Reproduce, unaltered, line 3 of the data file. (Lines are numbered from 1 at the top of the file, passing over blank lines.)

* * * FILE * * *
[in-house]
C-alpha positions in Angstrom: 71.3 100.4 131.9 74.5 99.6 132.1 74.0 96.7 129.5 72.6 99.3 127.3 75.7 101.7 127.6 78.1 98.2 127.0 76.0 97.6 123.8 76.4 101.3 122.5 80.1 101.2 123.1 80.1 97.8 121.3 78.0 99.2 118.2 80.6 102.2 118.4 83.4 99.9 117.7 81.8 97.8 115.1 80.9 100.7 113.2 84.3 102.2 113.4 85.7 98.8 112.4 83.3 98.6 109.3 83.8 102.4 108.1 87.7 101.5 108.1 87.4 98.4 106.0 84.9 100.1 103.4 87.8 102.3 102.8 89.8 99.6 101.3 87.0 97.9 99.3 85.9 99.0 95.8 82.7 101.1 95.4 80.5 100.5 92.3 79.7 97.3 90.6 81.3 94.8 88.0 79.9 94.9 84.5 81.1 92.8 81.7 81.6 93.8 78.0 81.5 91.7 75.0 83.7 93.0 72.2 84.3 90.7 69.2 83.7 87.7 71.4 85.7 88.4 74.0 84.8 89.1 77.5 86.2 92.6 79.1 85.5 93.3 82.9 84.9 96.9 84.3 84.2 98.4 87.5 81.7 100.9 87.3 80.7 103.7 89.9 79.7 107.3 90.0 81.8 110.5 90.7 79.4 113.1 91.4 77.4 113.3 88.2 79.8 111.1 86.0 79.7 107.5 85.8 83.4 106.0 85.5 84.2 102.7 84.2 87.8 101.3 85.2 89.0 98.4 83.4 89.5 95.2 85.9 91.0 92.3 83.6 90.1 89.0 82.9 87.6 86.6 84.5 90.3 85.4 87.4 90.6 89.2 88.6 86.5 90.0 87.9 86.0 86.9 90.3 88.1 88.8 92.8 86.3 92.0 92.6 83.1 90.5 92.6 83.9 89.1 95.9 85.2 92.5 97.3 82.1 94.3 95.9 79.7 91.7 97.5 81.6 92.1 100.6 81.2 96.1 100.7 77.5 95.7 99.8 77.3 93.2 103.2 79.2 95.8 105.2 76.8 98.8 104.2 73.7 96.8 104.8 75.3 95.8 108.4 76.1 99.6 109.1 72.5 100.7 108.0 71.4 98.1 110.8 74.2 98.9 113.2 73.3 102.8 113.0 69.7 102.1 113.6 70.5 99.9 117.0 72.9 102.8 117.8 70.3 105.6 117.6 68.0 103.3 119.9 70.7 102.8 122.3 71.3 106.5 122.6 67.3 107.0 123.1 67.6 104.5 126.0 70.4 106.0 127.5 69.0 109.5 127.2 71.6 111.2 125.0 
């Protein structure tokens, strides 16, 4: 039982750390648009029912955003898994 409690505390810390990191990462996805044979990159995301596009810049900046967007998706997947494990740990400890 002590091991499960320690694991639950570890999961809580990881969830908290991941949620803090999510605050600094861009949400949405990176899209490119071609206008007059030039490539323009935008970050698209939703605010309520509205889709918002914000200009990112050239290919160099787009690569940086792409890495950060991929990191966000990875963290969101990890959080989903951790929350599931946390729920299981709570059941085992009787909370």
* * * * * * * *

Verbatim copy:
């Protein structure tokens, strides 16, 4: 039982750390648009029912955003898994 409690505390810390990191990462996805044979990159995301596009810049900046967007998706997947494990740990400890 002590091991499960320690694991639950570890999961809580990881969830908290991941949620803090999510605050600094861009949400949405990176899209490119071609206008007059030039490539323009935008970050698209939703605010309520509205889709918002914000200009990112050239290919160099787009690569940086792409890495950060991929990191966000990875963290969101990890959080989903951790929350599931946390729920299981709570059941085992009787909370």